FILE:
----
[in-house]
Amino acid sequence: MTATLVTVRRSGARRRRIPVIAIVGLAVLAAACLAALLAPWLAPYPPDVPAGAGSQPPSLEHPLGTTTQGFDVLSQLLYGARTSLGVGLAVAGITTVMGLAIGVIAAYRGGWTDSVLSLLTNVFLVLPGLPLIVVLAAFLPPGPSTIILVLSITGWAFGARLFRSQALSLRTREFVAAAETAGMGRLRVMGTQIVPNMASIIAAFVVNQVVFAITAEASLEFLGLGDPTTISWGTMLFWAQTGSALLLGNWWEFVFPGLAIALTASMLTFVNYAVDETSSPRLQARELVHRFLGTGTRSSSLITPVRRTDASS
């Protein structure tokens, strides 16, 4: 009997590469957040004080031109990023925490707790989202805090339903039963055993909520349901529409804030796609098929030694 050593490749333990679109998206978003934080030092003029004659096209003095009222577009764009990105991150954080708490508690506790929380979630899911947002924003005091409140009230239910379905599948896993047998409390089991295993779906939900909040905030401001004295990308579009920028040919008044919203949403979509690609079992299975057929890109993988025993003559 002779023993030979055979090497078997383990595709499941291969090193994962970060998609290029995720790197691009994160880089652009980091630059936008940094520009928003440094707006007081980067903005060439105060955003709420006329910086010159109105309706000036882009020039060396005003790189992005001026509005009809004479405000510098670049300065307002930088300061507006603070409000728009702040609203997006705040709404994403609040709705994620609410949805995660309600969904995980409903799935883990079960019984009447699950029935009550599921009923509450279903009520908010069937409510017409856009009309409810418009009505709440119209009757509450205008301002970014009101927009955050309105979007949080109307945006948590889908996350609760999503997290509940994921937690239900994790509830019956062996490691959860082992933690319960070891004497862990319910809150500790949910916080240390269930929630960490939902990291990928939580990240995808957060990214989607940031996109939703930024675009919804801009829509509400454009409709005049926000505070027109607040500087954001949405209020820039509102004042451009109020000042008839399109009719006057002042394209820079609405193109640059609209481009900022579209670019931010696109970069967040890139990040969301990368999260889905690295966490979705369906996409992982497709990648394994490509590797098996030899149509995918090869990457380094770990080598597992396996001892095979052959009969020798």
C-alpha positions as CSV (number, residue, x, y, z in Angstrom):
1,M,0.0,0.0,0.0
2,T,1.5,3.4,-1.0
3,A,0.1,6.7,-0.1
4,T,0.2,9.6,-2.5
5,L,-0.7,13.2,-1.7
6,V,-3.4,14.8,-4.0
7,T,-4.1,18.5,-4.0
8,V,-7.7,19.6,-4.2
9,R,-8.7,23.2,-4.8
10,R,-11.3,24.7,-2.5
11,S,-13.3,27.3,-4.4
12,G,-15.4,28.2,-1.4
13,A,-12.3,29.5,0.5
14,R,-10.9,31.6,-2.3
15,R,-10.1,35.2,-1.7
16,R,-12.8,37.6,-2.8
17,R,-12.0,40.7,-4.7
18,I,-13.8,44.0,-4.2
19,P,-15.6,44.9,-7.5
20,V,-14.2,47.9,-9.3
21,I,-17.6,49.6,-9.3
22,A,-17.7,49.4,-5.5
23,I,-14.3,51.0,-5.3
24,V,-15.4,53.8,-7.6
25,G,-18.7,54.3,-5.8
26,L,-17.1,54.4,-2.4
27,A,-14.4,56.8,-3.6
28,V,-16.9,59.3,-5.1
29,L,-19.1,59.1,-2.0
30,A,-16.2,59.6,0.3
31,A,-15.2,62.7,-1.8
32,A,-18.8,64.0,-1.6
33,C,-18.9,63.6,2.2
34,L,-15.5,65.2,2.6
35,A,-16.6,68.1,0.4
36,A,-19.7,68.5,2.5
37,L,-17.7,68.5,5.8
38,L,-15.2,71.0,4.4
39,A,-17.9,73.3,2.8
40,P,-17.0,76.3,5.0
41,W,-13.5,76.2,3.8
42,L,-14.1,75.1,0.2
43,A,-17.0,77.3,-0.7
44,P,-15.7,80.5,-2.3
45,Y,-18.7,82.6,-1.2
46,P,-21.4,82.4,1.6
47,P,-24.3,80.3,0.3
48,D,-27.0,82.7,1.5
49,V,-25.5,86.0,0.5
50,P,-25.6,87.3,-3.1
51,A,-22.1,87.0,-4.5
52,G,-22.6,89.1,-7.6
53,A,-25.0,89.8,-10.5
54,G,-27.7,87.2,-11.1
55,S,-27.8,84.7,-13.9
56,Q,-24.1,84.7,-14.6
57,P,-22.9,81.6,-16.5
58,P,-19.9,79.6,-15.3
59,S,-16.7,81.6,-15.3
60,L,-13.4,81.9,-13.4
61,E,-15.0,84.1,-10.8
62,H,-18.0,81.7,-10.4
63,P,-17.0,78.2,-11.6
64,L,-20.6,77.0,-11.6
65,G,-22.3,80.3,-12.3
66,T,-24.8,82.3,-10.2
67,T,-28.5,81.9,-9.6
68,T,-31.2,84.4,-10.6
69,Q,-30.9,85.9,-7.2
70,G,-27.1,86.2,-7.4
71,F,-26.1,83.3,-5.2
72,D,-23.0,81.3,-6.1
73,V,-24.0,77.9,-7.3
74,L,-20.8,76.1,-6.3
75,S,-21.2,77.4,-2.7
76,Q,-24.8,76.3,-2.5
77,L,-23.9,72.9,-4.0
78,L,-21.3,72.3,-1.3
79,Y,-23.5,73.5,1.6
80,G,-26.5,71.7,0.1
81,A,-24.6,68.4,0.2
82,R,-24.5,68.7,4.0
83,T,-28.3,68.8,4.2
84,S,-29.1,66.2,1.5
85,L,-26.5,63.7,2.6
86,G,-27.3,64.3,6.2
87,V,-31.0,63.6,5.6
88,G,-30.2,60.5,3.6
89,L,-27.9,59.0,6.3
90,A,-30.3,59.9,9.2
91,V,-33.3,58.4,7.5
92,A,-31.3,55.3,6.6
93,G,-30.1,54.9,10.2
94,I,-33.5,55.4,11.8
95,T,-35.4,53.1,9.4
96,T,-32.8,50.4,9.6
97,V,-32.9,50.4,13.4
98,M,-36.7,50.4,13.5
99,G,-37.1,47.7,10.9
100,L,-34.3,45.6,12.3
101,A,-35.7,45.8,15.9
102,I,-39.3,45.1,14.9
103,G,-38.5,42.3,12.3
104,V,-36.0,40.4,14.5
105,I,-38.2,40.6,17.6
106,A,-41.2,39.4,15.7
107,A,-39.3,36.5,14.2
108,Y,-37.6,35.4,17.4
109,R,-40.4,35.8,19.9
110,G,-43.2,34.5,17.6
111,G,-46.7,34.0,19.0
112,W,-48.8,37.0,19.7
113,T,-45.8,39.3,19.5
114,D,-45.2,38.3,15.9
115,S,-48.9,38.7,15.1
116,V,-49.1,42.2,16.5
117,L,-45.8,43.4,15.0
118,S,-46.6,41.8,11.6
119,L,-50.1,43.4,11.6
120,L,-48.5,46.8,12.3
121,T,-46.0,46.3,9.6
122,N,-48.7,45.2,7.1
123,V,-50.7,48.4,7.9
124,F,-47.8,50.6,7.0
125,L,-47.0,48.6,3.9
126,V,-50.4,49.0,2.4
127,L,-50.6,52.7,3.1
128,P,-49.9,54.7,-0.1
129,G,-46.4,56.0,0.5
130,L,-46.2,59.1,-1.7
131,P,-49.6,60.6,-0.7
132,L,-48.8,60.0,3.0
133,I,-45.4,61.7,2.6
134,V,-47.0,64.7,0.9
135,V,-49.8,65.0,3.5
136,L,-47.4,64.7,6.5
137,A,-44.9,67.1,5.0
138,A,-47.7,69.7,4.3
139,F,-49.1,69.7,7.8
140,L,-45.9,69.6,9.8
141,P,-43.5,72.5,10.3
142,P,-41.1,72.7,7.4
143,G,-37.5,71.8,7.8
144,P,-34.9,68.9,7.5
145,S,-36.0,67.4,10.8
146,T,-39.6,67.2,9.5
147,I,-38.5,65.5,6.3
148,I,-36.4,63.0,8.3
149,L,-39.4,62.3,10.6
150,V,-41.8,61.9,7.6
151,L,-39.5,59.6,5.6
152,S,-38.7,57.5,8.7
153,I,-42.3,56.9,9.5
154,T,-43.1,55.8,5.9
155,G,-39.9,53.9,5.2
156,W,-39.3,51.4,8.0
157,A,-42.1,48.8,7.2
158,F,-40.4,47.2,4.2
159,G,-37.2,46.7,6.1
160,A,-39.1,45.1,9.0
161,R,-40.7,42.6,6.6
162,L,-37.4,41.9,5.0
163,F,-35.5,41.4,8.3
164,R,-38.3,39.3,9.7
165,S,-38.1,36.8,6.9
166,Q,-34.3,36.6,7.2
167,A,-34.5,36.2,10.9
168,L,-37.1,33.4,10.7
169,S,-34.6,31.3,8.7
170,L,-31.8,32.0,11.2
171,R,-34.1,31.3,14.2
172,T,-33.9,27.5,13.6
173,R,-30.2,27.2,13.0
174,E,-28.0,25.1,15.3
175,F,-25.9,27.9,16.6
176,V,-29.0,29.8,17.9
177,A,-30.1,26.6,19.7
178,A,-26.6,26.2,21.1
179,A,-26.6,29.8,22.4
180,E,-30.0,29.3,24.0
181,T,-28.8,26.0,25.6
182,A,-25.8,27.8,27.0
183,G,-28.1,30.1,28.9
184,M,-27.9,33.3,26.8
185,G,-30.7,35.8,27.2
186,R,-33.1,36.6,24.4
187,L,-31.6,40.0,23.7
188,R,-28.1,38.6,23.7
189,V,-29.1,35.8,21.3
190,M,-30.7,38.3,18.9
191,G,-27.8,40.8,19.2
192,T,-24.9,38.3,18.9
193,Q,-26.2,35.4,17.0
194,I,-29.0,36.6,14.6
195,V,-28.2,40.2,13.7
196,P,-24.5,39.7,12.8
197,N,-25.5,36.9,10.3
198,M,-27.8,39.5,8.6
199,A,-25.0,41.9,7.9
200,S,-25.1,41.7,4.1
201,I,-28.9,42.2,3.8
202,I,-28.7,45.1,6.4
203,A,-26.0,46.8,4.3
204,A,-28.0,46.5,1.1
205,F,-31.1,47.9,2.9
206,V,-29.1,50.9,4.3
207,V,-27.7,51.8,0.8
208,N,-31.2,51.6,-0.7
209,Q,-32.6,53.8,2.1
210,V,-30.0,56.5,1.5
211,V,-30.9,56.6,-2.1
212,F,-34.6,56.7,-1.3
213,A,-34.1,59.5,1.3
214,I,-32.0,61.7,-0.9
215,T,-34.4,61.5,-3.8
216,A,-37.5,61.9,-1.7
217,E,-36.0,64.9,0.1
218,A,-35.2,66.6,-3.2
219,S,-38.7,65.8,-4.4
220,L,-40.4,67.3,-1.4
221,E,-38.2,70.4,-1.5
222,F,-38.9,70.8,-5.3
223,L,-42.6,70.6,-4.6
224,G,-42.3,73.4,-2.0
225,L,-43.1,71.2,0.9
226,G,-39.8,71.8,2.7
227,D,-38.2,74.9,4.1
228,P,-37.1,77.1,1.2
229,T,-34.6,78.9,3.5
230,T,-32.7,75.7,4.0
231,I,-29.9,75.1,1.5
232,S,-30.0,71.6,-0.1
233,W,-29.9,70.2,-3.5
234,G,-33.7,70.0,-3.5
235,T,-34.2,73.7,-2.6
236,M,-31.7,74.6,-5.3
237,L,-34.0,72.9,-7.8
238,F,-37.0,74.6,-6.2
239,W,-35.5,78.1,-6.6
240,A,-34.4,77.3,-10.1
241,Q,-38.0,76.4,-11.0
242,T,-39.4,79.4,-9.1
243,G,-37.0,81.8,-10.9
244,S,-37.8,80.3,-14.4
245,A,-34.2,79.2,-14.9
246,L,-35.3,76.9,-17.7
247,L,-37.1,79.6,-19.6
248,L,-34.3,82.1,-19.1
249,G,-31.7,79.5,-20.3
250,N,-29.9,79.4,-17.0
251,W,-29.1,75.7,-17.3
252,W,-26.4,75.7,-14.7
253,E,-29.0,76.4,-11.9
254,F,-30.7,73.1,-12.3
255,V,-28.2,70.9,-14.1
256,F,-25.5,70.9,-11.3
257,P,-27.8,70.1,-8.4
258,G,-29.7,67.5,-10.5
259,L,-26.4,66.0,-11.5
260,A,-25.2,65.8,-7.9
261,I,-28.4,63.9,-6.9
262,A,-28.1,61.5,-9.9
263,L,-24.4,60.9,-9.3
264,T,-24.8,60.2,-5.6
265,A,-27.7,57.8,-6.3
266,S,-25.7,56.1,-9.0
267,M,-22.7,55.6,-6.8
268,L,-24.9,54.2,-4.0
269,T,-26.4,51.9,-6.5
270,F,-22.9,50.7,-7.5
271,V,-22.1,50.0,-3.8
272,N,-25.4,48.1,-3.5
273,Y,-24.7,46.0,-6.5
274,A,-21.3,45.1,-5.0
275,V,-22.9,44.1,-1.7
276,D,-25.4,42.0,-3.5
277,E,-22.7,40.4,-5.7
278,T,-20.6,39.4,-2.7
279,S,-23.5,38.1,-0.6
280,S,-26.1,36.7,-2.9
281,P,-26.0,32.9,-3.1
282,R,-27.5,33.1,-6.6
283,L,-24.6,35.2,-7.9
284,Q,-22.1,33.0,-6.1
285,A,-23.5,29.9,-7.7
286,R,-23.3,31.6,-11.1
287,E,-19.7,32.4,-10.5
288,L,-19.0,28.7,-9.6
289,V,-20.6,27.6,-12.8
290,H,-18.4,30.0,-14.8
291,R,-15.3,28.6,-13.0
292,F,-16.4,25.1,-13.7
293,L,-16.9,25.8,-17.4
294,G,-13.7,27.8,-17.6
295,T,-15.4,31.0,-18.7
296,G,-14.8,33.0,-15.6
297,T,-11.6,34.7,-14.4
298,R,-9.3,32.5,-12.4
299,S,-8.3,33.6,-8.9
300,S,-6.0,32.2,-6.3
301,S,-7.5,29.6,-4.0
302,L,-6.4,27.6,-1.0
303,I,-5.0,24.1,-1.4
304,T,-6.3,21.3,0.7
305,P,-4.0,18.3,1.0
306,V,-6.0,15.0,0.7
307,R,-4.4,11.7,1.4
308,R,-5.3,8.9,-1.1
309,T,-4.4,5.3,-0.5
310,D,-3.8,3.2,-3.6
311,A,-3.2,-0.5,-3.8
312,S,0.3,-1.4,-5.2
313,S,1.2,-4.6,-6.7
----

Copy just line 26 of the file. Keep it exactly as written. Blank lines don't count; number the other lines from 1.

22,A,-17.7,49.4,-5.5